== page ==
The Savior had yet another thought, namely, that the masses were accessible, for He used the same expression when the people came streaming out of Samaria to the well to hear Him, drawn out by curiosity created by the woman’s story. He said to His disciples, “Lift up your eyes, and look on the fields; for they are white already to harvest.” Now, when people are ready to hear the Word, then it is that the fields are ripe; and our Lord meant that as the wheat-ears do not oppose the sickle, but stand there, and a man has but to enter into the field, and use the sickle, and the result will surely follow, so there are times when nothing is wanted but to preach the gospel, and the souls which otherwise would perish, will surely be ingathered. I do not believe that at any time the world has had a dull ear to the gospel. Who have gathered the crowds? Such men as Augustine and Chrysostom. And what was their preaching but the gospel of Jesus Christ.
Who have gathered them? Such men as John Huss, and Jerome, and Luther, and Calvin, and the like, about whom there was ever a sweet savor of Christ. Who have gathered them in this land? Who but our Wycliffe and our Knox? Who gathered them in later days but our Whitefield and our Wesley, men who spoke the common language of the people, and who had no theme but Jesus crucified. They will not go to hear your philosophies, they leave you and your philosophies to the spiders and the dry-rot; but preach Jesus, and His precious blood, and tell men that whosoever believeth in Christ shall be saved, and they will hear you gladly. I heard from a missionary, who spends nights in working for his Lord in ginpalaces and the lowest resorts of the people, that he has scarcely ever met with an insult; the people received his tracts, and thanked him for his kindly words. I find it continually asserted by our city missionaries and those who visit cab ranks, or omnibus yards, or work among other public servants, that in general there is a willing attention to the gospel. The fields stand asking us to reap them, but there are not reapers enough; the grain perishes for want of laborers. The people are accessible. What country is there where the gospel cannot be preached? Fast closed was China, but you may go throughout the length and breadth of the land and talk of Christ, if you will. Japan is open to you, and Africa has laid bare her central secret; Spain, fast shut as with a seal, is this day set free, and Italy rejoices in the same liberty. All the world lies before the reapers of the Most High, but where are they? “The harvest truly is plenteous, but the laborers are few.”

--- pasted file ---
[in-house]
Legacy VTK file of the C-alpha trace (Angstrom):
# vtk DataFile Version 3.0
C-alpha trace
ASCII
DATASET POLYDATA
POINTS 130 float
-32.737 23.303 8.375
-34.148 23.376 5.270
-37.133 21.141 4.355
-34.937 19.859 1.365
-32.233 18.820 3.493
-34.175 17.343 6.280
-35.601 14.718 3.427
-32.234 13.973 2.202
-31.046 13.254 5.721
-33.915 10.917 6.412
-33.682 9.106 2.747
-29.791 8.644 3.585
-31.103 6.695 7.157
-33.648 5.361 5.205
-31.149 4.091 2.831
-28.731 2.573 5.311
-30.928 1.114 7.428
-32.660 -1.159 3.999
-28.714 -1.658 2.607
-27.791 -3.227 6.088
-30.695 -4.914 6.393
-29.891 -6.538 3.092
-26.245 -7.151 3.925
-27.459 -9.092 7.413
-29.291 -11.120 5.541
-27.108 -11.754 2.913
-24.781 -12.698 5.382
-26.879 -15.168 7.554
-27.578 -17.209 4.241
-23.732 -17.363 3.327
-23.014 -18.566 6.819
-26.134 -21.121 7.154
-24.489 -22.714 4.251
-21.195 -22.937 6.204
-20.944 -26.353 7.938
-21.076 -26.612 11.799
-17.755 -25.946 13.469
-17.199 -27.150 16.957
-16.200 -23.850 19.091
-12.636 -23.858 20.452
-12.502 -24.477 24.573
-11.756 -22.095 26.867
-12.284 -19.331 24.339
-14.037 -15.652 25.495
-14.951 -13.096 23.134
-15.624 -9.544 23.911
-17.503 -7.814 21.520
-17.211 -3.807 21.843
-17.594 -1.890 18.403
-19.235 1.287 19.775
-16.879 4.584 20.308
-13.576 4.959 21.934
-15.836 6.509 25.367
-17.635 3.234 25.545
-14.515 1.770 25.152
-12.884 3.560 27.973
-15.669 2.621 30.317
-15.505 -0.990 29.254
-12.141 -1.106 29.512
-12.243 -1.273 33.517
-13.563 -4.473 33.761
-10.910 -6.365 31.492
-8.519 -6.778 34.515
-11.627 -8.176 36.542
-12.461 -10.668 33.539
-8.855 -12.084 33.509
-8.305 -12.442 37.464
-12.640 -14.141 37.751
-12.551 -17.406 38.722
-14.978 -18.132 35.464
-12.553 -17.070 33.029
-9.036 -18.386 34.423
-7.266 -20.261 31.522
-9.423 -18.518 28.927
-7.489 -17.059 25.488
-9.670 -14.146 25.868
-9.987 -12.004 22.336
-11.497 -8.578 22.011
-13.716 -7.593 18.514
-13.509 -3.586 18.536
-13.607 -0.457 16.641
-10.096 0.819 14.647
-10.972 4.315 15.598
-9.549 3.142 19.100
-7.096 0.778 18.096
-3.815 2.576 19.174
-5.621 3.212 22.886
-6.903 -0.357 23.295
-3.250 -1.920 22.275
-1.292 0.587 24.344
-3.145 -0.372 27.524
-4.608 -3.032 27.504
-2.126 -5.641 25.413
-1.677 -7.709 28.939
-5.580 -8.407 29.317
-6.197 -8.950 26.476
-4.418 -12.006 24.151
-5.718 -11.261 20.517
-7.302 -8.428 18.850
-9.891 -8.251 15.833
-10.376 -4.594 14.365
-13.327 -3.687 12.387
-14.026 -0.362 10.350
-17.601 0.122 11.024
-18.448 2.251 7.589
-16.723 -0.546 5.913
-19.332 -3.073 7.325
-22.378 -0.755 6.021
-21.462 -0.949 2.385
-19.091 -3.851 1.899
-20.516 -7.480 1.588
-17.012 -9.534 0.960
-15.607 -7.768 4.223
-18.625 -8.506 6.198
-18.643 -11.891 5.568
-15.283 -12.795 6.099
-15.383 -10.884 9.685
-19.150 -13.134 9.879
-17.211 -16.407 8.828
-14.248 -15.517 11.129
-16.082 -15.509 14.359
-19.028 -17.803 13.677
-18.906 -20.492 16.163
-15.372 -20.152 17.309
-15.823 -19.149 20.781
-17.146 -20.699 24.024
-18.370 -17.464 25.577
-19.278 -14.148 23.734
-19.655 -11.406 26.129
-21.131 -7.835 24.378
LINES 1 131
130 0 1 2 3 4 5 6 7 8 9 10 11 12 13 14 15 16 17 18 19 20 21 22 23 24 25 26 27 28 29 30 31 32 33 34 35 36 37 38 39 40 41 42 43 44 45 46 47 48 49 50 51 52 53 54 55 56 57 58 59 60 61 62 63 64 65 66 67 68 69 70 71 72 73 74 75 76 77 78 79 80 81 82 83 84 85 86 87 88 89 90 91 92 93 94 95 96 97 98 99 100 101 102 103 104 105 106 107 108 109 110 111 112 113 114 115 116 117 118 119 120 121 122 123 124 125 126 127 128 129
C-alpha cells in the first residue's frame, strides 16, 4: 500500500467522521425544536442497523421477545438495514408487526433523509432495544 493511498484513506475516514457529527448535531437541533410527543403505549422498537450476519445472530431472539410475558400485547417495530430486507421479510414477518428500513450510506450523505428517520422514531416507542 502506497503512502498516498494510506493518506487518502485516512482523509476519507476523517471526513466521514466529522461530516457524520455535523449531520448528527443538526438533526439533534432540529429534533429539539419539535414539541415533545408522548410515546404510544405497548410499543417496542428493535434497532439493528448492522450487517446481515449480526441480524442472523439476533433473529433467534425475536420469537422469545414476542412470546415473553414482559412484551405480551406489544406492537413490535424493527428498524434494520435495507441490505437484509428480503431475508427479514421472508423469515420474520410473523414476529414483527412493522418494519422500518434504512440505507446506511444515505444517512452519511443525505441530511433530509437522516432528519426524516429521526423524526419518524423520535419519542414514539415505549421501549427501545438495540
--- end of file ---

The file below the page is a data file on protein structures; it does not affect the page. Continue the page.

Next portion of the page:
The idea of immediate need is contained in the figure, for the reaping of the harvest is to a considerable extent with the farmer a matter of now or never. “Ah,” says he, “if I could postpone the harvest, if I could let it be gathered in by slow degrees, if we could work on fill the harvest moon has gone and then through November and December till winter closes the year, then the scantiness of laborers would be a small evil; but there is a limited time in which the wheat can be safely housed, and it must be got in ere winter begins, or it is lost to us.” There is no time for us to waste in the salvation of the sons of men. They will not live for ever; yon grey head will not tarry till you have told him the gospel, if you postpone the good news for the next ten years. We speak of what we hope may be accomplished for our race in half a century, but this generation will be buried ere that time.
You must reap you harvest at once, or it will be destroyed; it must be ingathered speedily, or it will perish. To-day, to-day, to-day, the imperative necessities of manhood appeal to the benevolence of Christians. To-day the sure destruction of the unbeliever speaks with pleading voice to the humanity of every quickened heart. “We are perishing, will you let us perish? You can only help us by bringing us the gospel now; will you delay?”